Many companies that get delisted are never the same again, but Synchronoss Technologies (NASDAQ:SNCR) is doing its best to beat those odds. The cloud computing specialist got suspended from the Nasdaq Stock Market for an extended period, and only after Synchronoss put together long-delayed financial statements was it able to return to regular trading.

Coming into Wednesday's third-quarter financial report, Synchronoss investors fully expected the company to remain under pressure. Synchronoss' results did show considerable weakness, but there were also some reasons for hope that the company could eventually get back to normal.

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The latest from Synchronoss

Synchronoss' third-quarter results weren't ideal, but they showed some progress. Sales came in at $83.3 million, which was down 8.5% from year-ago levels but slightly better than what most of those following the stock had anticipated. Adjusted net losses came in at $28.6 million, with the resulting $0.72 per share adjusted loss ending up much worse than the $0.53 per share consensus loss forecast among investors.

Most of Synchronoss' fundamental results showed some deterioration. Gross profit was down 13% year over year, and even after adjusting for a one-time expense, it was still lower over the period. Operating losses were narrower than they'd been the year earlier, but red ink was still substantial. One of the only areas of improvement came in adjusted pre-tax operating earnings, which climbed by about $200,000 to $4.5 million.

Fortunately, Synchronoss also made some efforts to rein in costs. Spending on research and development and overhead expenses were both considerably lower than year-earlier levels, and savings on interest expense was also considerable as well.

CEO Glenn Lurie framed things in the context of sequential improvement compared to the second quarter. "Synchronoss delivered on its promise to return to growth and profitability in the third quarter," Lurie said, asserting that the gains in adjusted pre-tax operating earnings "were driven by improving trends across all parts of our business." The CEO also noted that balance-sheet improvement efforts paid off for the company during the period.

Can Synchronoss make more progress?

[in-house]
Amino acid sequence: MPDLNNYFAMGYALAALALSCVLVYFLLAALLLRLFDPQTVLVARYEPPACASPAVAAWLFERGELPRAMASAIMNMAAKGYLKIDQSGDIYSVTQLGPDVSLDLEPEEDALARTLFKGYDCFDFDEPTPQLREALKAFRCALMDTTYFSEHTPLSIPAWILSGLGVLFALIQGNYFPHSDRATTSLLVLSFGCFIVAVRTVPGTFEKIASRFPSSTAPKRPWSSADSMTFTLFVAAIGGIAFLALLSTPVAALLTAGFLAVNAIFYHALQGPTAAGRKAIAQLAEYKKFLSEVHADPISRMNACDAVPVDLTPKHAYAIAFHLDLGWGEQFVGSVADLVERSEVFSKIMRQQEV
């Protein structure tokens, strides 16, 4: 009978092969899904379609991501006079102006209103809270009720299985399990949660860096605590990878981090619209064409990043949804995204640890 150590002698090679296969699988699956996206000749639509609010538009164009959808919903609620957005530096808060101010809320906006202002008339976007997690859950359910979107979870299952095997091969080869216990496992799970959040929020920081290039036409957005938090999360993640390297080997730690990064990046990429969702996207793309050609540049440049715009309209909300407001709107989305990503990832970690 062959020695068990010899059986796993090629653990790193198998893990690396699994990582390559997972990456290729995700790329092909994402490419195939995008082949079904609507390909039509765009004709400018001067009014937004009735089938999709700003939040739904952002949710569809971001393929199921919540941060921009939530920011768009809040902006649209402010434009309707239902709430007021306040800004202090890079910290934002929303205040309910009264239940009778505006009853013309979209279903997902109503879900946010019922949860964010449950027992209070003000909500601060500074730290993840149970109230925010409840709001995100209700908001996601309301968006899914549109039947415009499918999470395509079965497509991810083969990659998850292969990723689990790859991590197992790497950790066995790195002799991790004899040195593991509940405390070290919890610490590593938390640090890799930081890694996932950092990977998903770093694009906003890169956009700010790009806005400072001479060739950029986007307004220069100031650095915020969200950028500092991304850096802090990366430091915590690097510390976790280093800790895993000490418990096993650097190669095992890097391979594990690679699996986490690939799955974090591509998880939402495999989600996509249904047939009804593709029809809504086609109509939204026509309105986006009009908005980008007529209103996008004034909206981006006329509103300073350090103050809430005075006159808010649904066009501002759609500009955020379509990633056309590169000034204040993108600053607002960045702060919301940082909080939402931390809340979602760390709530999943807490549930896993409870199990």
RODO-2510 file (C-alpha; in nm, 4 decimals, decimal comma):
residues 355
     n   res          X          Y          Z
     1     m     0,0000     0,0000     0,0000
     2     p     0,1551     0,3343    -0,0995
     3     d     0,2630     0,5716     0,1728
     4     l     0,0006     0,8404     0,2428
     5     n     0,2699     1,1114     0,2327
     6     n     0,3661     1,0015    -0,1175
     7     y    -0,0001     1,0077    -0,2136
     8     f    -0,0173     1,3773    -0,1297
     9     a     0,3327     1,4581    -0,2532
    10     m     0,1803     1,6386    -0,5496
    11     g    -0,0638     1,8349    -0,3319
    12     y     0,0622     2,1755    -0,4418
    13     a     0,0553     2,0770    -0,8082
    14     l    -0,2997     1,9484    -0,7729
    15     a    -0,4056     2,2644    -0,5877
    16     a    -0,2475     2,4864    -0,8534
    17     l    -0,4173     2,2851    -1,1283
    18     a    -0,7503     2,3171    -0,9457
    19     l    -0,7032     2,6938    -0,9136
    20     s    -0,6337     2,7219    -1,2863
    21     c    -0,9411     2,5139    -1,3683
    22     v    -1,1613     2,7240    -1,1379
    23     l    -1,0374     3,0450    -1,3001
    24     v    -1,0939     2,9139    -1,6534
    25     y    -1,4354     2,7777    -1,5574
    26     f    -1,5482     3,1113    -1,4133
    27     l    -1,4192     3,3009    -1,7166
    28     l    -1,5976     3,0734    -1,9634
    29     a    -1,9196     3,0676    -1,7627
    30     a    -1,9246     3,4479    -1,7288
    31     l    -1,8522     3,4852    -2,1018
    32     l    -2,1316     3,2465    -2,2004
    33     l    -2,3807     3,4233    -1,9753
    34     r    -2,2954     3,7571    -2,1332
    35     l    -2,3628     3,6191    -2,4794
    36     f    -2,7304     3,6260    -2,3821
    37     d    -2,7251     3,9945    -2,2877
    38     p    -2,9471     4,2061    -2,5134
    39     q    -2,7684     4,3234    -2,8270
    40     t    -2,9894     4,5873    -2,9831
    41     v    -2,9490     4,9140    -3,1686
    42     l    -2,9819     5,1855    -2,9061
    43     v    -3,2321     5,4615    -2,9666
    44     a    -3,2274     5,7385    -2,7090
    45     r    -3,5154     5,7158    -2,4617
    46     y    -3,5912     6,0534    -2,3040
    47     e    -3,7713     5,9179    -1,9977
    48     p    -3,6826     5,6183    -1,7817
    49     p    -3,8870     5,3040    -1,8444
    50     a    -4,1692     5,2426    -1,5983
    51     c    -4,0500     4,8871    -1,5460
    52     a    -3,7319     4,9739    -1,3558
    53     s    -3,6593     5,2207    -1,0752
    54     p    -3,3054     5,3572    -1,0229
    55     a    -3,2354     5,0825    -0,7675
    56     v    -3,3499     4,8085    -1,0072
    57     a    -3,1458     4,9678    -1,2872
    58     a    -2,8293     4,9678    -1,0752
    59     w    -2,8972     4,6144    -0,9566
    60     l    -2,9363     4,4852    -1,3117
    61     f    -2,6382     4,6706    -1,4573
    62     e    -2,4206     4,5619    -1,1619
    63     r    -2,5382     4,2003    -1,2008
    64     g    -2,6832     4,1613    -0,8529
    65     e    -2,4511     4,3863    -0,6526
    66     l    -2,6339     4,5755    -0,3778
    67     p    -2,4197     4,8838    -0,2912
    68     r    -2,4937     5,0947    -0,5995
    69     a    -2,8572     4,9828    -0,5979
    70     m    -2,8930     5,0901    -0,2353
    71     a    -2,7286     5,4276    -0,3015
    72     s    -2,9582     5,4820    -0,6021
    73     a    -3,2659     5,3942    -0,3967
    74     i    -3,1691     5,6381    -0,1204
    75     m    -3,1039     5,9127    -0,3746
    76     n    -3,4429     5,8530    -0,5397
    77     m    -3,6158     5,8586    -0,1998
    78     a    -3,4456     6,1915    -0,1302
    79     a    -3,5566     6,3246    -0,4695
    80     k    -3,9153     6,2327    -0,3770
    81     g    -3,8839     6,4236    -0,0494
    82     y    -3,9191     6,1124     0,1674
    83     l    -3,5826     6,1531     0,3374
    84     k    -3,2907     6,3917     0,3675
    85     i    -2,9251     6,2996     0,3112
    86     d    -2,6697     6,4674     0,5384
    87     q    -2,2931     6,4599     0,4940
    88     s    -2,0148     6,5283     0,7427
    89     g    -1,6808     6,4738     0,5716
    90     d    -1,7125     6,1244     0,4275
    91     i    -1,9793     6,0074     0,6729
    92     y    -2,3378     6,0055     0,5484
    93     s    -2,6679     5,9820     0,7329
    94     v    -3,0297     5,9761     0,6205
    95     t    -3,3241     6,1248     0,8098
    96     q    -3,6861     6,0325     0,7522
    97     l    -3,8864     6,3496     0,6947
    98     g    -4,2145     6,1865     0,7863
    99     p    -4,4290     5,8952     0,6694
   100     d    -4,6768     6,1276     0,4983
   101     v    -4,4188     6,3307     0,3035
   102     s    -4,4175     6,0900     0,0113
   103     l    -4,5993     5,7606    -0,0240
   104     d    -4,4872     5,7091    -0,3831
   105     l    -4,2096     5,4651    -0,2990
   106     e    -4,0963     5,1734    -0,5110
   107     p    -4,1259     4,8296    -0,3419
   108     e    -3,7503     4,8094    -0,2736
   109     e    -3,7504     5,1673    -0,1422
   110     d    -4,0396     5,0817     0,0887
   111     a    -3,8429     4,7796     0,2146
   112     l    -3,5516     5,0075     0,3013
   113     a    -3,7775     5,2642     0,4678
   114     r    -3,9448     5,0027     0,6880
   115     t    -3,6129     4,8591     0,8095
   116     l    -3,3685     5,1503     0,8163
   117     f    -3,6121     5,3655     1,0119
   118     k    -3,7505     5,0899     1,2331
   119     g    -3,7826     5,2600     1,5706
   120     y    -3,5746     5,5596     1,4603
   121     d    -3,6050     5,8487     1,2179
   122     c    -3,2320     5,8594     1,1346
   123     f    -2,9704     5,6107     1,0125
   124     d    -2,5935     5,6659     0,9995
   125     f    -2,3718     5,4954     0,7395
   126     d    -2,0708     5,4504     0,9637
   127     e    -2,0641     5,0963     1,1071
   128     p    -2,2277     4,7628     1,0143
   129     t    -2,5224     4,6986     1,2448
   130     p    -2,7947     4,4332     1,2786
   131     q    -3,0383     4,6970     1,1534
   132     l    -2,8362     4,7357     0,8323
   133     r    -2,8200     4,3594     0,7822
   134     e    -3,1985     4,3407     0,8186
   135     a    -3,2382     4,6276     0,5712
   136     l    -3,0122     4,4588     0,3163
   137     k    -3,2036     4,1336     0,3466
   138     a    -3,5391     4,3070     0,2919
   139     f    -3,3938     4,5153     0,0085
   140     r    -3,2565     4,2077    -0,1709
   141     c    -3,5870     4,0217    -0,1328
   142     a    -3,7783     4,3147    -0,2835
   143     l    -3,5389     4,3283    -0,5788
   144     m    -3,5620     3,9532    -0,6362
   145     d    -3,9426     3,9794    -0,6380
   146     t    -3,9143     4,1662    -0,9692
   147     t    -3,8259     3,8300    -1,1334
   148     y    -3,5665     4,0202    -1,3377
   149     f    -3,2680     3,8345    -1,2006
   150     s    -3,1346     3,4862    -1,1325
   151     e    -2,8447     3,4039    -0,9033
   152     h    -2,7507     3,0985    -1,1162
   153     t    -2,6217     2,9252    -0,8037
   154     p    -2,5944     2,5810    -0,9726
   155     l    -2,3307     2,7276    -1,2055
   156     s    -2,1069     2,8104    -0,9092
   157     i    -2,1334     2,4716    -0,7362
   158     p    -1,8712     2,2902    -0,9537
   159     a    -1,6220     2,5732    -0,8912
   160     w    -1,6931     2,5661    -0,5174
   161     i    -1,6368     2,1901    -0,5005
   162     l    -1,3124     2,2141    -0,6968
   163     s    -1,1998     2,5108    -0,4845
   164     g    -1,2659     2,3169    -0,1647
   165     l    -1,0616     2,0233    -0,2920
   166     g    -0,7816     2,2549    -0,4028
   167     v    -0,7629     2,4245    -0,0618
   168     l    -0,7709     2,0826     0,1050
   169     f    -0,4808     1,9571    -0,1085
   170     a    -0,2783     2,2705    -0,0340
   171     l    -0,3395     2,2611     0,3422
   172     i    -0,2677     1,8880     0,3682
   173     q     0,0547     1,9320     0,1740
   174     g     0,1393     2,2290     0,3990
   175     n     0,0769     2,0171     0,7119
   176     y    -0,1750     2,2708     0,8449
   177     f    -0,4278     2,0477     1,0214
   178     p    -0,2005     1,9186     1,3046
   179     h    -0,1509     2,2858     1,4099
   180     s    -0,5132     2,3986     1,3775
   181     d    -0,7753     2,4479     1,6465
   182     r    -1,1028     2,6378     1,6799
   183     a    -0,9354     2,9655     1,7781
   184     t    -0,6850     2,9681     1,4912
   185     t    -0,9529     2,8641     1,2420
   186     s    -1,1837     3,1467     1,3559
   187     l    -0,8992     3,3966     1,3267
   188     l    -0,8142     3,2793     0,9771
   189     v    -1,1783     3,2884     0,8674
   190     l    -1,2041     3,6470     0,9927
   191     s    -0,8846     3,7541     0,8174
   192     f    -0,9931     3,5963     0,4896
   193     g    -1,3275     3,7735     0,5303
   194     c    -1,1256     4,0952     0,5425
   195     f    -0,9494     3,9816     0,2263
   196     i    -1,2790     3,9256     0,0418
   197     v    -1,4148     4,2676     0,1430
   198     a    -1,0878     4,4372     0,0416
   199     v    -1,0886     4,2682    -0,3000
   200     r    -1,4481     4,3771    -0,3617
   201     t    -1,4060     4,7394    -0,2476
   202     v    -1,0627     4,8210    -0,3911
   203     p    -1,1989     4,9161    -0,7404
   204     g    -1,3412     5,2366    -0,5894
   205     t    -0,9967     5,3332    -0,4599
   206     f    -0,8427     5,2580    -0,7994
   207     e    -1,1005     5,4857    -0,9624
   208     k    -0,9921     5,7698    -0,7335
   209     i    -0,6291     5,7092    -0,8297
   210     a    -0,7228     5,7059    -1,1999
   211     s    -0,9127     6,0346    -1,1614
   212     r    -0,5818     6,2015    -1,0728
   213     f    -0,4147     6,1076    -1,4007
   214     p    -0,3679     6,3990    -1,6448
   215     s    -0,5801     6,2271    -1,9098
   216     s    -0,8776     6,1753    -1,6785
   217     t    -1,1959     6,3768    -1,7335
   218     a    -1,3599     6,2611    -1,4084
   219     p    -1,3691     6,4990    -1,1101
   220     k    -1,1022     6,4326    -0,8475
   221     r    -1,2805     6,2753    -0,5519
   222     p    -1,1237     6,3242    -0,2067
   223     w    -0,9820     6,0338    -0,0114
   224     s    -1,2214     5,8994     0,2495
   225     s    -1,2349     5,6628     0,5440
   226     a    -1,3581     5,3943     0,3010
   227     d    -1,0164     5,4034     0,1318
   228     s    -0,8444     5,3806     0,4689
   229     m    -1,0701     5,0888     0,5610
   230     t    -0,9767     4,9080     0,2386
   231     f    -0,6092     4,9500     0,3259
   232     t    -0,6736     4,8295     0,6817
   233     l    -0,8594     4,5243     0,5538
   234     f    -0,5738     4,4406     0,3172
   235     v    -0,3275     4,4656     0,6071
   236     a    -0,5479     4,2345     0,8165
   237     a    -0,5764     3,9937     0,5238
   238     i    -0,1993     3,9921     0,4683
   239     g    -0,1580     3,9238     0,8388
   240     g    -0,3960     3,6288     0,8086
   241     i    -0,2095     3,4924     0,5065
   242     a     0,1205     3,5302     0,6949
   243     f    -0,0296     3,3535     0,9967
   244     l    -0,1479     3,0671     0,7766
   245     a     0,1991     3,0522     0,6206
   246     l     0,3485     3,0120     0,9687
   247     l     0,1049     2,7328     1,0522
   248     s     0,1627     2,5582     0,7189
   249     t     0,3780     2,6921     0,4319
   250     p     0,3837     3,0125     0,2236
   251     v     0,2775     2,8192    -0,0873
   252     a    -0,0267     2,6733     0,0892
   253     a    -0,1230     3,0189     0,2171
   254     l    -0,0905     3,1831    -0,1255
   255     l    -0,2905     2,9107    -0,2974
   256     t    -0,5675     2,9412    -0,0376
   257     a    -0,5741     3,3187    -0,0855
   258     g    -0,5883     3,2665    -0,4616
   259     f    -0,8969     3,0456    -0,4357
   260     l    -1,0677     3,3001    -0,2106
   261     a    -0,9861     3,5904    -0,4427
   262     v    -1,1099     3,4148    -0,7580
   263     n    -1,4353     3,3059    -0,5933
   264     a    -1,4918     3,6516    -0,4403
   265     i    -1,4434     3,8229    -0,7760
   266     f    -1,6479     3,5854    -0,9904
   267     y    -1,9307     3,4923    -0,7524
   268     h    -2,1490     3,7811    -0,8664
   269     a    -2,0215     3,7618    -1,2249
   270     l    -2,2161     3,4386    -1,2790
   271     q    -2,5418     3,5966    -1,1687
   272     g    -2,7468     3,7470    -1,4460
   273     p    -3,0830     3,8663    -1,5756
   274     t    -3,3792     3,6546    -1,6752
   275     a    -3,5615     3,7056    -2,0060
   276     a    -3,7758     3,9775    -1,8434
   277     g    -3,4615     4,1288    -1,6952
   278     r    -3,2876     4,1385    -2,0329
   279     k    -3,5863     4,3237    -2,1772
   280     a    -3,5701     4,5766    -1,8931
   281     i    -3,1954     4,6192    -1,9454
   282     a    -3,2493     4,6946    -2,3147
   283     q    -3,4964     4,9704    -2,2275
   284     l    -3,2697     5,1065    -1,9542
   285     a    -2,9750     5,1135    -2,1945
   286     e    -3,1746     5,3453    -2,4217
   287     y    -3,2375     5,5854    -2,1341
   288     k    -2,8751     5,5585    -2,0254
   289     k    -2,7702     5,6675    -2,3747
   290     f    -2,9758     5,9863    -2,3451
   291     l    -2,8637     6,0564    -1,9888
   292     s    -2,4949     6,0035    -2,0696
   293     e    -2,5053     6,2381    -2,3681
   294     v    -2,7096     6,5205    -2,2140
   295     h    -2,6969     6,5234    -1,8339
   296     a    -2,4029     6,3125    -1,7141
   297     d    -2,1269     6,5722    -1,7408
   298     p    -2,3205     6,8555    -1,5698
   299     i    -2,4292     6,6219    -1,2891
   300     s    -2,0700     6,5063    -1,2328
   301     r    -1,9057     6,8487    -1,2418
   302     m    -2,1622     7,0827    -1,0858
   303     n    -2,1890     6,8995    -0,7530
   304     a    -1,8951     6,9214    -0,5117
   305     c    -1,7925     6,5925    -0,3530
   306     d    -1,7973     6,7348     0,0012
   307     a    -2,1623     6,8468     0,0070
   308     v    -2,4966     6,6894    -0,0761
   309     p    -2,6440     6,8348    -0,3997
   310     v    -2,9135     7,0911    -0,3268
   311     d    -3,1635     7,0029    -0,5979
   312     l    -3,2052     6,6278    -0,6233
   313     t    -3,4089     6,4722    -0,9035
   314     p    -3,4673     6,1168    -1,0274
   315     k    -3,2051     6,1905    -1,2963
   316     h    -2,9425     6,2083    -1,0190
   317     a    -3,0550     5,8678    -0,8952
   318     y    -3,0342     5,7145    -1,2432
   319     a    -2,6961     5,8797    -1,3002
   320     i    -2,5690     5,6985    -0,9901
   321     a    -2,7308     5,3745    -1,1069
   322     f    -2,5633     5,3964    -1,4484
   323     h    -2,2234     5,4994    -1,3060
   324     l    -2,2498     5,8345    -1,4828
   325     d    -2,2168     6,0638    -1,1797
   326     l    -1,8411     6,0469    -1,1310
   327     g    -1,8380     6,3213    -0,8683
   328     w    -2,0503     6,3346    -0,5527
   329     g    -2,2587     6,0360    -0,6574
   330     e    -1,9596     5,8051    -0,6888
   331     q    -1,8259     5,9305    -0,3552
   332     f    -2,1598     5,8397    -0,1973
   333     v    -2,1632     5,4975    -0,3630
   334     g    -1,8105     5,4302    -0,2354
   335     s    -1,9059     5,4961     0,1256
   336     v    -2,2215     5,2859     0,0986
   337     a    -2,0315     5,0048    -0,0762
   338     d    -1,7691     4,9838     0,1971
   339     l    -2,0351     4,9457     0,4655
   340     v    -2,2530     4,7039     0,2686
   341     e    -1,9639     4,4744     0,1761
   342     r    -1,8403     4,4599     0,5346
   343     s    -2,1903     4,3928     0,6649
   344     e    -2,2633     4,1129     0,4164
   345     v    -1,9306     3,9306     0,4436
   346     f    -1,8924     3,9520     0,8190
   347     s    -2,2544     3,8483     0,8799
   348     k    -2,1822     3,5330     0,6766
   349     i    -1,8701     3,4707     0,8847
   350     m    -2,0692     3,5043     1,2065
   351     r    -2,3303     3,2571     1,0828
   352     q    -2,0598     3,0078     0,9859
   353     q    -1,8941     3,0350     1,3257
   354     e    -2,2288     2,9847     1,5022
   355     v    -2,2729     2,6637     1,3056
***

Specifically, one thing that Synchronoss did during the period stood out. As CFO David Clark explained, the company bought back more than half of its outstanding convertible note debt, which had the dual benefit of reducing leverage and resolving a dispute among bondholders.

Moreover, Synchronoss has high hopes for the future. In Lurie's words, "Our digital, cloud, messaging, and [Internet of Things] platforms are solving some of the most important challenges that [technology, media, and telecom] companies are facing as they compete in an increasingly digital and consumer-centric world." With further advances, Synchronoss hopes to remain on the cutting edge of the high-growth arena.

Synchronoss reaffirmed its expectations for the full year. With revenue growth having come back on a sequential basis, the company will now turn toward sustaining positive free cash flow and adjusted pre-tax operating profit for the rest of 2018. Through collaborations with major telecom partners, Synchronoss is hopeful that it can take its progress thus far and turn it into lasting positive momentum that will extend into 2019 and beyond.

Synchronoss investors responded favorably to the results that the company posted and the comments that key executive team members made, and the stock climbed almost 7% in after-hours trading following the announcement. It's far too early for the company to declare victory, and the stock remains well below where it traded before Synchronoss ran into its biggest difficulties. Yet with tenacity and continued vigilance, Synchronoss has a chance of clawing back more of its former glory in the months and years to come.

Dan Caplinger has no position in any of the stocks mentioned. The Motley Fool recommends Synchronoss Technologies. The Motley Fool has a disclosure policy.